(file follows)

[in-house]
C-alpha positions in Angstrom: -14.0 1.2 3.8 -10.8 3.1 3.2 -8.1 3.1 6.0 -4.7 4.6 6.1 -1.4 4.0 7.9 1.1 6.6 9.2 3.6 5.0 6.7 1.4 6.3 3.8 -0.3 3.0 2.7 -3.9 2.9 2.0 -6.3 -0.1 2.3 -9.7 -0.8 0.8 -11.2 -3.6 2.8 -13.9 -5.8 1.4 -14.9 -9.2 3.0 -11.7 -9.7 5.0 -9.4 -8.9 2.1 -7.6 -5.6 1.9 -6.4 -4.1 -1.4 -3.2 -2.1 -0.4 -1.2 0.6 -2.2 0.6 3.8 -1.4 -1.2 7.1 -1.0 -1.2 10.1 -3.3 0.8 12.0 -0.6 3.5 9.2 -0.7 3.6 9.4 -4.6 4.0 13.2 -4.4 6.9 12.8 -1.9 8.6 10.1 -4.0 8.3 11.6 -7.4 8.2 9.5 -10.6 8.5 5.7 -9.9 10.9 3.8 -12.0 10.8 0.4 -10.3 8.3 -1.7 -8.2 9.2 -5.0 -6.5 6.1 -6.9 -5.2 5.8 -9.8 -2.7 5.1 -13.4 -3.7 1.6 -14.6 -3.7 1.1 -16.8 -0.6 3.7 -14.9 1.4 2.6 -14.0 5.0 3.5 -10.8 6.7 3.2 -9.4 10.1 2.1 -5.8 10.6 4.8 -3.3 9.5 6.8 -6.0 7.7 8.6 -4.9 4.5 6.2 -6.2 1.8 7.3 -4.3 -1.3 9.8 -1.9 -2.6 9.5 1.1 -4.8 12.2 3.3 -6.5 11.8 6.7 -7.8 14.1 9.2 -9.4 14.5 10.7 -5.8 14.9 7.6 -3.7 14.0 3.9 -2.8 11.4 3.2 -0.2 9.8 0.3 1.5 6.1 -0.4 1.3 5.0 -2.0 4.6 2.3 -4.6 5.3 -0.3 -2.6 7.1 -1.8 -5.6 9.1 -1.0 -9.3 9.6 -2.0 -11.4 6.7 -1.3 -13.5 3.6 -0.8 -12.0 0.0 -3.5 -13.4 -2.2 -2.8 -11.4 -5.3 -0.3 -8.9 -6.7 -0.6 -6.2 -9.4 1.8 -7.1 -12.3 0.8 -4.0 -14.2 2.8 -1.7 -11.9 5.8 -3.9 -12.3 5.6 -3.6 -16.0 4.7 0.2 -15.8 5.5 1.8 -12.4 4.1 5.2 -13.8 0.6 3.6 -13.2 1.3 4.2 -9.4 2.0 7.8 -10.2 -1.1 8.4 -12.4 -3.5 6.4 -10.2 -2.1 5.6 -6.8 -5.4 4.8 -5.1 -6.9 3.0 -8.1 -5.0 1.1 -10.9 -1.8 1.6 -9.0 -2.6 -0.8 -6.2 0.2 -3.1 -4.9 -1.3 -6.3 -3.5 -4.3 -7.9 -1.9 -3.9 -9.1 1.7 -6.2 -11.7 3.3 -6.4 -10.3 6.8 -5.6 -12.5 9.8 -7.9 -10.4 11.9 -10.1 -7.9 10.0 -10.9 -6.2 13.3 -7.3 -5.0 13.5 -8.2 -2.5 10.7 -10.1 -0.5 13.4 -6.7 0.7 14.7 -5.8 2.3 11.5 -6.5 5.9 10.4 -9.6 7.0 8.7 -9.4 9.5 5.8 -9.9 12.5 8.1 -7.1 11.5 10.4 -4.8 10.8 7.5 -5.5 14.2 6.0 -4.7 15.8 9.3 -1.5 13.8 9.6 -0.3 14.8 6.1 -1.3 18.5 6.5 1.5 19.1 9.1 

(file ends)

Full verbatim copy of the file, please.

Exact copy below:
[in-house]
C-alpha positions in Angstrom: -14.0 1.2 3.8 -10.8 3.1 3.2 -8.1 3.1 6.0 -4.7 4.6 6.1 -1.4 4.0 7.9 1.1 6.6 9.2 3.6 5.0 6.7 1.4 6.3 3.8 -0.3 3.0 2.7 -3.9 2.9 2.0 -6.3 -0.1 2.3 -9.7 -0.8 0.8 -11.2 -3.6 2.8 -13.9 -5.8 1.4 -14.9 -9.2 3.0 -11.7 -9.7 5.0 -9.4 -8.9 2.1 -7.6 -5.6 1.9 -6.4 -4.1 -1.4 -3.2 -2.1 -0.4 -1.2 0.6 -2.2 0.6 3.8 -1.4 -1.2 7.1 -1.0 -1.2 10.1 -3.3 0.8 12.0 -0.6 3.5 9.2 -0.7 3.6 9.4 -4.6 4.0 13.2 -4.4 6.9 12.8 -1.9 8.6 10.1 -4.0 8.3 11.6 -7.4 8.2 9.5 -10.6 8.5 5.7 -9.9 10.9 3.8 -12.0 10.8 0.4 -10.3 8.3 -1.7 -8.2 9.2 -5.0 -6.5 6.1 -6.9 -5.2 5.8 -9.8 -2.7 5.1 -13.4 -3.7 1.6 -14.6 -3.7 1.1 -16.8 -0.6 3.7 -14.9 1.4 2.6 -14.0 5.0 3.5 -10.8 6.7 3.2 -9.4 10.1 2.1 -5.8 10.6 4.8 -3.3 9.5 6.8 -6.0 7.7 8.6 -4.9 4.5 6.2 -6.2 1.8 7.3 -4.3 -1.3 9.8 -1.9 -2.6 9.5 1.1 -4.8 12.2 3.3 -6.5 11.8 6.7 -7.8 14.1 9.2 -9.4 14.5 10.7 -5.8 14.9 7.6 -3.7 14.0 3.9 -2.8 11.4 3.2 -0.2 9.8 0.3 1.5 6.1 -0.4 1.3 5.0 -2.0 4.6 2.3 -4.6 5.3 -0.3 -2.6 7.1 -1.8 -5.6 9.1 -1.0 -9.3 9.6 -2.0 -11.4 6.7 -1.3 -13.5 3.6 -0.8 -12.0 0.0 -3.5 -13.4 -2.2 -2.8 -11.4 -5.3 -0.3 -8.9 -6.7 -0.6 -6.2 -9.4 1.8 -7.1 -12.3 0.8 -4.0 -14.2 2.8 -1.7 -11.9 5.8 -3.9 -12.3 5.6 -3.6 -16.0 4.7 0.2 -15.8 5.5 1.8 -12.4 4.1 5.2 -13.8 0.6 3.6 -13.2 1.3 4.2 -9.4 2.0 7.8 -10.2 -1.1 8.4 -12.4 -3.5 6.4 -10.2 -2.1 5.6 -6.8 -5.4 4.8 -5.1 -6.9 3.0 -8.1 -5.0 1.1 -10.9 -1.8 1.6 -9.0 -2.6 -0.8 -6.2 0.2 -3.1 -4.9 -1.3 -6.3 -3.5 -4.3 -7.9 -1.9 -3.9 -9.1 1.7 -6.2 -11.7 3.3 -6.4 -10.3 6.8 -5.6 -12.5 9.8 -7.9 -10.4 11.9 -10.1 -7.9 10.0 -10.9 -6.2 13.3 -7.3 -5.0 13.5 -8.2 -2.5 10.7 -10.1 -0.5 13.4 -6.7 0.7 14.7 -5.8 2.3 11.5 -6.5 5.9 10.4 -9.6 7.0 8.7 -9.4 9.5 5.8 -9.9 12.5 8.1 -7.1 11.5 10.4 -4.8 10.8 7.5 -5.5 14.2 6.0 -4.7 15.8 9.3 -1.5 13.8 9.6 -0.3 14.8 6.1 -1.3 18.5 6.5 1.5 19.1 9.1 